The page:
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TIFF 2021 Review: ‘Hold Your Fire’ Explores America’s History of Violence

TIFF 2021 Review: ‘Hold Your Fire’ Explores America’s History of Violence

Writer-director Stefan Forbes (Boogie Man: The Lee Atwater Story) tackles the ongoing discussion of systemic racism against Black people and violent American policing tactics in his latest documentary Hold Your Fire. The film chronicles the 1973 landmark hostage crisis in Brooklyn, New York, and how the event led to the formation of hostage negotiation techniques still used today.

Forbes covers the various point of view of those involved — the gunmen, the hostages, and the New York Police Department (NYPD) — getting all sides of the story. Hold Your Fire also delves into unexpected topics like religion, guilt, forgiveness, and toxic masculinity.

Along with Forbes, Hold Your Fire is produced by Fred Brathwaite, most commonly known as Fab 5 Freddy (Grass Is Greener), Tia Wou (Boogie Man: The Lee Atwater Story), and Amir Soltani (Dogtown Redemption). The film features interviews from the surviving gunmen, hostages, NYPD officers, and many others, including Shu’aib Rahim, Dawud Rahman, Jerry Riccio, NYPD Emergency Services Captain Al Baker, and the late Dr. Harvey Schlossberg.

In January 1973, John and Al’s Sporting Goods store in Williamsburg, Brooklyn, became the setting for the longest hostage crisis in NYPD history. Four Black men in their 20s, Shu’aib Rahim, Dawud Rahman, Yusef Abdallah Almussadig, and Salih Ali Abdullah, planned to steal firearms, but it wasn’t long before it escalated from a robbery to a hostage situation as police officers closed in on the store. A deadly shootout ensued, killing one officer, wounding two, and wounding one of the gunmen. In the store were 12 hostages — 11 customers and the shop owner. The siege lasted 47 hours.

NYPD officer and Freudian psychoanalyst Dr. Harvey Schlossberg played an integral role in bringing the situation to an end. He challenged the standard police procedure of threatening the hostage-takers with an ultimatum and then attacking with brute force. Instead, Dr. Schlossberg studied the psychology of criminals to deescalate these situations, believing that “everything is resolvable by talking.” This ultimately changed how the NYPD would handle hostage situations. He not only changed NYPD tactics but went on to train hostage negotiators all over the country, including in the FBI. “Out of this tragedy, amazingly, this is the birthplace of hostage negotiation,” says Captain Al Baker. 

The interviews in the film are intense and, at times, highly emotional. Shu’aib Rahim, one of the four Black men, takes us through what it was like inside the store during those 47 hours, explaining the fear among his comrades and the hostages they never intended to take. He also talks about the reason why they were stealing guns from the store — for protection.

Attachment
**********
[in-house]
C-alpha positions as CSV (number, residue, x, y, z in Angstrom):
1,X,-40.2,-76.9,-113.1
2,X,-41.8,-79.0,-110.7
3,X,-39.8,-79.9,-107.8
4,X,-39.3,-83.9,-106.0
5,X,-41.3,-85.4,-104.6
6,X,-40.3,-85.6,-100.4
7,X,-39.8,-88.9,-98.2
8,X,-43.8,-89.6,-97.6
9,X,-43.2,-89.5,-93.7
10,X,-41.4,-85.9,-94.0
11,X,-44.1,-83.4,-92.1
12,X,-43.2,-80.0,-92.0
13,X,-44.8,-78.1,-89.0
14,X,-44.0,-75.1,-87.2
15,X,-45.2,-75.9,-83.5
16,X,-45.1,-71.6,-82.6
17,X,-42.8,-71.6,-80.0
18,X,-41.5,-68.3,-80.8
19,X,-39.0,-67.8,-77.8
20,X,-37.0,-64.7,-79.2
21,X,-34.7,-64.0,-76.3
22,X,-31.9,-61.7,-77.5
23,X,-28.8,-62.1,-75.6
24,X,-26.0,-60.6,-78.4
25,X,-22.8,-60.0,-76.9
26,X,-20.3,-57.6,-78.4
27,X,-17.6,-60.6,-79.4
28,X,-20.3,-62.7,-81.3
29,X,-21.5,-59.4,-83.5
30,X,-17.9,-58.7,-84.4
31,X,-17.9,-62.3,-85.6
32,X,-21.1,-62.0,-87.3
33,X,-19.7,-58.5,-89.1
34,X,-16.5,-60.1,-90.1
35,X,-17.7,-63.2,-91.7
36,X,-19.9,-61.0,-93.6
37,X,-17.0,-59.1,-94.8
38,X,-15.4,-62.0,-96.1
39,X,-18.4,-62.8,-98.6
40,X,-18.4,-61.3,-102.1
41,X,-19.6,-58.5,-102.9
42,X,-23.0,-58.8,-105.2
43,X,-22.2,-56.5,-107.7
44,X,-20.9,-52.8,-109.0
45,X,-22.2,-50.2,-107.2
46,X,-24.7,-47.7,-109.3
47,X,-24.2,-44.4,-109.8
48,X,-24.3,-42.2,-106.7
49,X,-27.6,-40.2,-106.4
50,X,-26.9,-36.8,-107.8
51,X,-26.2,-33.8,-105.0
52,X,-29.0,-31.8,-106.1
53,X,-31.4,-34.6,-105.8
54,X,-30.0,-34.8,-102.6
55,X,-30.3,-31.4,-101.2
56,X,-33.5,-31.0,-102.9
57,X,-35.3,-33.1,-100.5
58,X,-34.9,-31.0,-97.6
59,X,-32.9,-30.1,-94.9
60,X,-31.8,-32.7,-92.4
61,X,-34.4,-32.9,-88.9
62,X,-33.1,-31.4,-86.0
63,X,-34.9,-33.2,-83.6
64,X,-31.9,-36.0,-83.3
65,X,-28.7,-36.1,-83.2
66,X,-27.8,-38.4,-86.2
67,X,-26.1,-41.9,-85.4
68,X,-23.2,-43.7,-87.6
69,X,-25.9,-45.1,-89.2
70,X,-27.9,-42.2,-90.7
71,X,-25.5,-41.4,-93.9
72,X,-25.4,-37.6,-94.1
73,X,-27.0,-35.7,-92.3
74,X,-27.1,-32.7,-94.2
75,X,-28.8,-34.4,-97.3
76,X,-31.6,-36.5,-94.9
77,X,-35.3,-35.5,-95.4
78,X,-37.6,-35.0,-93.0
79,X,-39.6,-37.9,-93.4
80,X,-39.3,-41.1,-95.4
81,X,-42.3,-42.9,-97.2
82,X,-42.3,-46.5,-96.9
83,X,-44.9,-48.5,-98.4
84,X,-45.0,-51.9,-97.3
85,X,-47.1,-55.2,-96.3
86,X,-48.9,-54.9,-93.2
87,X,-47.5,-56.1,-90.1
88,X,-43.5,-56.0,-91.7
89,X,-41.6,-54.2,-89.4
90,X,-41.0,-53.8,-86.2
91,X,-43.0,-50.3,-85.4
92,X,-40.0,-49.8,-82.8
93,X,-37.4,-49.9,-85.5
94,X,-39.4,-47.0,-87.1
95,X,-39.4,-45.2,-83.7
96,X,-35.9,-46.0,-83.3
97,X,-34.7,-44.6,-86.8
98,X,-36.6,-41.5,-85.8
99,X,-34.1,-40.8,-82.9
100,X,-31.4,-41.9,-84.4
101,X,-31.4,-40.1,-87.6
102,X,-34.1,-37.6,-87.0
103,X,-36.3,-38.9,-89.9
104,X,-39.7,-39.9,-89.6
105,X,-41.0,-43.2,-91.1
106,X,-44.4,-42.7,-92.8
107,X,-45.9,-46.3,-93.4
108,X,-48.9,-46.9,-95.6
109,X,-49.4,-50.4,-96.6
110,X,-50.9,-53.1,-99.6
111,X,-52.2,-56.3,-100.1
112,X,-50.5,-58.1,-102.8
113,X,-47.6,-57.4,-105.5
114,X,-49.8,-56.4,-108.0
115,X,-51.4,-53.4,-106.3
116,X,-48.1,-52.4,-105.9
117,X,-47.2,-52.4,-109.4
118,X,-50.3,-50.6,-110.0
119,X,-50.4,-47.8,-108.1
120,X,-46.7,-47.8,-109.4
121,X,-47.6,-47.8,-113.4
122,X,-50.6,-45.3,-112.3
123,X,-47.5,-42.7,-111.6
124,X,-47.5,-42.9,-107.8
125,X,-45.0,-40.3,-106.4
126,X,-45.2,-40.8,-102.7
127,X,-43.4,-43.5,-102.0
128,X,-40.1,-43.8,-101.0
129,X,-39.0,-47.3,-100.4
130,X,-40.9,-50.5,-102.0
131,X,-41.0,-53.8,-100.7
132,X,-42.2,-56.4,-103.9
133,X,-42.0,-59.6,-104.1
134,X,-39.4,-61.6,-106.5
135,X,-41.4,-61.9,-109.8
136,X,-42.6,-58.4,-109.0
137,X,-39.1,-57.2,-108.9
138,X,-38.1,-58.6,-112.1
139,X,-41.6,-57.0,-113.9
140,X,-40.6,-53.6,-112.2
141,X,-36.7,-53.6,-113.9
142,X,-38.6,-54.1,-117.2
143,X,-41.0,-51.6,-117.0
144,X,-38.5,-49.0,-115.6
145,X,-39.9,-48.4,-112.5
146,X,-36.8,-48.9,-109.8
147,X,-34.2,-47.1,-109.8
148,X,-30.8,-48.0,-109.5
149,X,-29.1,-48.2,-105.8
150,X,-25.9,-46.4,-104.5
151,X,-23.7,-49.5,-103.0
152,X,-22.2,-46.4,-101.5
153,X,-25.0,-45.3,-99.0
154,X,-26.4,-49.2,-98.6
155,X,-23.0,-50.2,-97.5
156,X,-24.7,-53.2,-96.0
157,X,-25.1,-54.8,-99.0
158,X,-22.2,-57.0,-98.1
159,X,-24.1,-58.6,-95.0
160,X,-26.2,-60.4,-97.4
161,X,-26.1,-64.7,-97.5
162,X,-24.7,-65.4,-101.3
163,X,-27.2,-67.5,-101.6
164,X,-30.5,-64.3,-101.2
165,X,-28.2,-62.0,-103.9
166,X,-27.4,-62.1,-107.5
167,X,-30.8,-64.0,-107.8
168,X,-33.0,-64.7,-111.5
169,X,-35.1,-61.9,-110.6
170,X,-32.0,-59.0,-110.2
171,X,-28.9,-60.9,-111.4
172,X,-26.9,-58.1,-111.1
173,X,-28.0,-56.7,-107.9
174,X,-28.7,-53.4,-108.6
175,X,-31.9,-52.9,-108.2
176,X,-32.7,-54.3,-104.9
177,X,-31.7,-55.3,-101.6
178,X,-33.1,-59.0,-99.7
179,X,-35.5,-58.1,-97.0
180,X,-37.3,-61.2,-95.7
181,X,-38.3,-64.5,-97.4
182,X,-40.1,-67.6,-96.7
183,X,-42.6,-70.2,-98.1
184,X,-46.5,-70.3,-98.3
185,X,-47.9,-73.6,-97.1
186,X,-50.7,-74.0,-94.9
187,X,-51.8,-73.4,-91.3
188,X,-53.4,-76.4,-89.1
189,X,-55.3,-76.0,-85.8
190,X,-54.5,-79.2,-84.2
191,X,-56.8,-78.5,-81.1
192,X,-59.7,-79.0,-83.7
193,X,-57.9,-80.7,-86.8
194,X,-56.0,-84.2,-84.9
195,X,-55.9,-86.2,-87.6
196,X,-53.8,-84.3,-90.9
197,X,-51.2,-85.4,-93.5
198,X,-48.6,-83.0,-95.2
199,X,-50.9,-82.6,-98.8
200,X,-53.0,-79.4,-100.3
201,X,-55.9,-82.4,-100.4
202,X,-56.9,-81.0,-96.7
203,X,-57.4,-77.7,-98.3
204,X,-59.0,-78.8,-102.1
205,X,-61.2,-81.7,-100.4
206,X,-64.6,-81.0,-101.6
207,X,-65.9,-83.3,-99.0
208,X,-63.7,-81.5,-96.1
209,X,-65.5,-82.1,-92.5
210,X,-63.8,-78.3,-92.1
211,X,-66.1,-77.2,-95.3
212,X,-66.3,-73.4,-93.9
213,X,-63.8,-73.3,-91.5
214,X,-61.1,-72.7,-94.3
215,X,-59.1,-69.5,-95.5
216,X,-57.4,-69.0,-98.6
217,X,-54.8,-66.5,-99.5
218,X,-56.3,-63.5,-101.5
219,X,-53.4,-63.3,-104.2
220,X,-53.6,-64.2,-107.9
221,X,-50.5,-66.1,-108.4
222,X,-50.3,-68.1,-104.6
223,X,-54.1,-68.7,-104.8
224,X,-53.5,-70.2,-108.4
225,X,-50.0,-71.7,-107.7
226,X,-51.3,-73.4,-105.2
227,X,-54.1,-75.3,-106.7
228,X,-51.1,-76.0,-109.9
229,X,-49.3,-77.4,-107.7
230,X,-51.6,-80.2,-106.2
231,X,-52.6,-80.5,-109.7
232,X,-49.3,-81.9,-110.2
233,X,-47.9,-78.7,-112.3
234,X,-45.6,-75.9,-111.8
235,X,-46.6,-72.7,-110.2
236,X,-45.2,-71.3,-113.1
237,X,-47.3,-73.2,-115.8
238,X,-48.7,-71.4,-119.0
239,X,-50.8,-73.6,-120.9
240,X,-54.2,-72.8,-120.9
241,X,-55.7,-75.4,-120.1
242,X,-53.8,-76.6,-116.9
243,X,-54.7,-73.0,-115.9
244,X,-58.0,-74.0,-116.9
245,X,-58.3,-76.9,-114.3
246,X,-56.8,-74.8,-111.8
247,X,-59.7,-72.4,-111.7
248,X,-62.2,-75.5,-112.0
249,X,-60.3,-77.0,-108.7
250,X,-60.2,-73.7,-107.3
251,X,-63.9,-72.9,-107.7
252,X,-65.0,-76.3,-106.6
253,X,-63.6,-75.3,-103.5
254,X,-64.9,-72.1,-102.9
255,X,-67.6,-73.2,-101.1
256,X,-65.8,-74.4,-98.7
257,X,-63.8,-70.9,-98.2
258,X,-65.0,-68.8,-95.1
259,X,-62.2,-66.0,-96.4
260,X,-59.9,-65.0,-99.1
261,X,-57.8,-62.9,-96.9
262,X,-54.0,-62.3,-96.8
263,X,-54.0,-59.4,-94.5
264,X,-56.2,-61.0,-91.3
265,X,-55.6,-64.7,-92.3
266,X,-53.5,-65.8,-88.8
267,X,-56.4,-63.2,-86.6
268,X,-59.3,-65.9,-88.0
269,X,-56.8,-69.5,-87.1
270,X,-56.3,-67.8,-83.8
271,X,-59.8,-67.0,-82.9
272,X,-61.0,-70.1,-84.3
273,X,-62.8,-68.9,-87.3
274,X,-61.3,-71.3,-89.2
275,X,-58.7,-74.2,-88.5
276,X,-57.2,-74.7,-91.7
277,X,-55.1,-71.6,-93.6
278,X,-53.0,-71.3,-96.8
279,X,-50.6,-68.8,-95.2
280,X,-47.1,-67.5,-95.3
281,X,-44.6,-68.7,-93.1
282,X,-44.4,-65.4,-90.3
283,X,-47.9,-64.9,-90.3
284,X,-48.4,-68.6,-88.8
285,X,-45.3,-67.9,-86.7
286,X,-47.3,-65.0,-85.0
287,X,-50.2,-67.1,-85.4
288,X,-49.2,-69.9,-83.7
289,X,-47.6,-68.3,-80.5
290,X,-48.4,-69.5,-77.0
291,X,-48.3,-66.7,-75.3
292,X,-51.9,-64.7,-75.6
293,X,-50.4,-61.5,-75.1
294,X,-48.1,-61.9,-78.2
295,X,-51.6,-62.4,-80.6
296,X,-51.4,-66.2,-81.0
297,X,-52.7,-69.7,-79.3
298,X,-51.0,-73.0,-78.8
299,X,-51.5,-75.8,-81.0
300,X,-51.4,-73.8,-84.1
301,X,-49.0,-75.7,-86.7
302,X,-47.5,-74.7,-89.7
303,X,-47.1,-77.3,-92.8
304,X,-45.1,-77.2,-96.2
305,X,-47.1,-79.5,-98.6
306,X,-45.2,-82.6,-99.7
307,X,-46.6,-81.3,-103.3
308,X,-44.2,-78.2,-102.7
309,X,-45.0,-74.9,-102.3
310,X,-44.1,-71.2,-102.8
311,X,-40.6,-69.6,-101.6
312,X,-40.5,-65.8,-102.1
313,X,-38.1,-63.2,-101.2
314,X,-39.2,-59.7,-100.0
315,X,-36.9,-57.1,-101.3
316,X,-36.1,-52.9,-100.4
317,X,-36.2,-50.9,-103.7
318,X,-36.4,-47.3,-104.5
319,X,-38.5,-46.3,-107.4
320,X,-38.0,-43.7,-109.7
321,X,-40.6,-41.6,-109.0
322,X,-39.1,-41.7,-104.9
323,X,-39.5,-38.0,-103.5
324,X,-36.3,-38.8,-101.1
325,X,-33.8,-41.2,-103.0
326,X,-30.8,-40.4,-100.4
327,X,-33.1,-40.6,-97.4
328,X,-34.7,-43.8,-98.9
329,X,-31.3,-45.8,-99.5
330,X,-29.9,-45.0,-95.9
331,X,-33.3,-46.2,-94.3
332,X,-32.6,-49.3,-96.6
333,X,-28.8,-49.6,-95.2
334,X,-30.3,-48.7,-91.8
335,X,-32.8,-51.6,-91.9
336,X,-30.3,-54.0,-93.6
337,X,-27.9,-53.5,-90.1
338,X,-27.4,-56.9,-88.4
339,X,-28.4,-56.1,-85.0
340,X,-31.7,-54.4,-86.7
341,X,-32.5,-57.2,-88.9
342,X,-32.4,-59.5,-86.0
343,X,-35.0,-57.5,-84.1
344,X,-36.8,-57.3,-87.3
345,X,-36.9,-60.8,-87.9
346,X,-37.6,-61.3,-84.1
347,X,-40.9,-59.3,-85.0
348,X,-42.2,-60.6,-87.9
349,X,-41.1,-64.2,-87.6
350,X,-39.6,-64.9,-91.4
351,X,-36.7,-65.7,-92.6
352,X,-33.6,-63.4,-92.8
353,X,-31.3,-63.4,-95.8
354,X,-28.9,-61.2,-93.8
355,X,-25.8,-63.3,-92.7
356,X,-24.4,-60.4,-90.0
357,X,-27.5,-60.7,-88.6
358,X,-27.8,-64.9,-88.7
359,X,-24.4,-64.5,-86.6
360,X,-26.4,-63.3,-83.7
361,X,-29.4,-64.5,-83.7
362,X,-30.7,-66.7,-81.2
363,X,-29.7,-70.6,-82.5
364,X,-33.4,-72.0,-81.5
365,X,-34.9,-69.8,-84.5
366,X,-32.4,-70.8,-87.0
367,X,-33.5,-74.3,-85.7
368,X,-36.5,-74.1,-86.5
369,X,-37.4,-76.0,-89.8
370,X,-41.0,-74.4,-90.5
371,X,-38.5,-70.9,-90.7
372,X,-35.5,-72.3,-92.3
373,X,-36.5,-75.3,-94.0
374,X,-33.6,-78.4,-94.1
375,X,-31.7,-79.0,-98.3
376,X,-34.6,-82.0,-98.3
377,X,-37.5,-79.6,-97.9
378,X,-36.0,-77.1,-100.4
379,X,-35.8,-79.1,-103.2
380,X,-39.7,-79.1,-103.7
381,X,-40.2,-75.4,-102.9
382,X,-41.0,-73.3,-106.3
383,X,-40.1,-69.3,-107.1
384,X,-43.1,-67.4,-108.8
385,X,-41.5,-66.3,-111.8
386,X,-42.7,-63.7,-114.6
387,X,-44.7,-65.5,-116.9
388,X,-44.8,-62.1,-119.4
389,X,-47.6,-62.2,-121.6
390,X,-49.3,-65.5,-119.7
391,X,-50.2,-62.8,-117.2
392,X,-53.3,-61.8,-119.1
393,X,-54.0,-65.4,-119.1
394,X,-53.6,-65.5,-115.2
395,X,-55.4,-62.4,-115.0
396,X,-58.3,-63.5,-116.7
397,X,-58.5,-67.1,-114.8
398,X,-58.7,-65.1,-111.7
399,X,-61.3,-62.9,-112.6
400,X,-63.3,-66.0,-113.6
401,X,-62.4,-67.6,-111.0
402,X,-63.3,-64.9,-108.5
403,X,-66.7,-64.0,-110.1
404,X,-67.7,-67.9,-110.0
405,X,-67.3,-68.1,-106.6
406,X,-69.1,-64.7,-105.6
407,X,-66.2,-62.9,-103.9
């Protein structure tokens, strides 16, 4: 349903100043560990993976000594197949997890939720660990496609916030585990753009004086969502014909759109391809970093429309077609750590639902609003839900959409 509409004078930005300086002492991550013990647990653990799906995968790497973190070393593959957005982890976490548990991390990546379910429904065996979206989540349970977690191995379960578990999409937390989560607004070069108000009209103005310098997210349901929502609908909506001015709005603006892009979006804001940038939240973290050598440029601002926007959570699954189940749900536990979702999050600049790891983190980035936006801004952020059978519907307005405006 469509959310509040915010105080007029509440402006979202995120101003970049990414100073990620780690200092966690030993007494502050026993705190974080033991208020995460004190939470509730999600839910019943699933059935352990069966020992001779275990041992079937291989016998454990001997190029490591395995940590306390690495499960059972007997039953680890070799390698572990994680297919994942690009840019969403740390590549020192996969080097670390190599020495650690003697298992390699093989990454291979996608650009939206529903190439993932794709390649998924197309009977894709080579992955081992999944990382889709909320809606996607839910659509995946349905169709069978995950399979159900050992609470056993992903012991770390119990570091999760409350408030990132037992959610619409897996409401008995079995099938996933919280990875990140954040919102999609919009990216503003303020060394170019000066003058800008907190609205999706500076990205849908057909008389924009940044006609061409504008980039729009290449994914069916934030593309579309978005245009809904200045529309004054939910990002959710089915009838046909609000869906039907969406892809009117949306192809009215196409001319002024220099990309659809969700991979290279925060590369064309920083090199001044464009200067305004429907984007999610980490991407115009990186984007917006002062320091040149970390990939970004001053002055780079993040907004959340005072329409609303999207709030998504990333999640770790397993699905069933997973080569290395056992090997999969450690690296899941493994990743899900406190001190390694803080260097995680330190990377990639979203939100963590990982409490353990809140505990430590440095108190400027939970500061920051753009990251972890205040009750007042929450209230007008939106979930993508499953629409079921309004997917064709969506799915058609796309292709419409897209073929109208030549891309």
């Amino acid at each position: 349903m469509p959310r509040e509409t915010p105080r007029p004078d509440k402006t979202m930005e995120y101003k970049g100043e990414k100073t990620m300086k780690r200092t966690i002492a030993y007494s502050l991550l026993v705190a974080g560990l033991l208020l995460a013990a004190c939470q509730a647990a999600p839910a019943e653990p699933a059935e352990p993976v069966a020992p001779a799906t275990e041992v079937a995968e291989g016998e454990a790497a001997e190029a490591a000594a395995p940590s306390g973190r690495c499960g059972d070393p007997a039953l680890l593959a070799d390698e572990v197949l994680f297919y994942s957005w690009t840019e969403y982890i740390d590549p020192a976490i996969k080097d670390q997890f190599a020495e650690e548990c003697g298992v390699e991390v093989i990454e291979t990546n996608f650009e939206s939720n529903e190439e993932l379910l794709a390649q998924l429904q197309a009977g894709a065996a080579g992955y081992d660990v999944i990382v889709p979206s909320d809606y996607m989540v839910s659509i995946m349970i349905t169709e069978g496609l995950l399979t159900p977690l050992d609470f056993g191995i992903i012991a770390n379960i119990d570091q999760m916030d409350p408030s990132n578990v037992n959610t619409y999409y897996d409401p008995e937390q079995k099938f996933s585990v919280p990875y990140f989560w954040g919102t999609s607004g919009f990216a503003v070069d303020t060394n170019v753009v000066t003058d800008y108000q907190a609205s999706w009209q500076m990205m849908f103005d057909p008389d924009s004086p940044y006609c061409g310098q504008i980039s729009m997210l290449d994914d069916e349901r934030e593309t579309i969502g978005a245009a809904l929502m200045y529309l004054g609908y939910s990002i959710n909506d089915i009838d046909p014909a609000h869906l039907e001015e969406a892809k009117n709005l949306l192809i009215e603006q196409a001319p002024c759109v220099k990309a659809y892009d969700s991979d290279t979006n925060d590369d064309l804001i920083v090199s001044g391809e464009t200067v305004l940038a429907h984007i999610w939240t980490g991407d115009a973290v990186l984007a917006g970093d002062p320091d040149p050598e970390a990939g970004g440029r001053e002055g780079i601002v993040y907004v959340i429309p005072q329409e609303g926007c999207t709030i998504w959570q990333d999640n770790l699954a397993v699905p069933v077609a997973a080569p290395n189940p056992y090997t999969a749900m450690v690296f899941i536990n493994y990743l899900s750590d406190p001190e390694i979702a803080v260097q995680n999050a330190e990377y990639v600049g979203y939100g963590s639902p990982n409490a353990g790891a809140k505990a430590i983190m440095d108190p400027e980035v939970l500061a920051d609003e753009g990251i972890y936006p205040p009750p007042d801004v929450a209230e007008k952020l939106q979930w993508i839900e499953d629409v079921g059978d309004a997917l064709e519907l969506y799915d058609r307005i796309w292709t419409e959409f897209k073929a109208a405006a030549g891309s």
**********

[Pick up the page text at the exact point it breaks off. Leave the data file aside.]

Leading up to the robbery, there were several fatal attacks against Black Muslims in the city. The Nation of Islam considered Sunni Muslims as enemies, and as members of the Sunni Islam faith, Rahim and his friends lived in terror. After the horrific mass killing of the Hanafi Muslims, the four men knew something had to be done since the police wouldn’t help them. Out of panic and desperation, they planned to steal guns and ammunition to protect themselves and their families.

While this reason doesn’t excuse their crime, it does offer a different perspective. Violence only leads to even more violence, a fact that is at the center of the documentary. As one ESU officer says, “America is built on violence and guns.”

An interesting topic that comes up a few times in the film is toxic masculinity. It’s mainly discussed in relation to police brutality, but Shu’aib Rahim also touches on how Black men are conditioned to suppress their emotions. A couple of the officers interviewed admit to the stigma around seeking therapy for psychological issues and appearing weak. Internalizing these emotions leads to external violence, among other things. Even the once hesitant Captain Baker admits he realized that “violence is a weakness.”

Forbes uses the sights and sounds of 1970s New York to create a fully immersive experience. Hearing the gunshots, police sirens, and loud overlapping voices makes this documentary stand out among the endless true crime documentaries out there. These sounds mixed with the jazzy soundtrack and fast-paced drumming build and maintain the tension throughout the film.

Hold Your Fire is everything you want from a documentary and more. It feels like walking through an interactive museum exhibit. There isn’t narration, but rather the words of the survivors who were in the middle of it all, which brings an extra layer of authenticity.

It’s an event few people outside of New York will have heard of. Those familiar with this historic moment have the chance to view never-before-seen archival footage, and possibly hear the true version of events in comparison to what they knew before. For anyone who hasn’t heard of the story, this is the best way to learn all about it.

Hold Your Fire premieres at this year’s Toronto International Film Festival on September 10. 

For more of our reviews from TIFF check out the following:

The Guilty

Mothering Sunday

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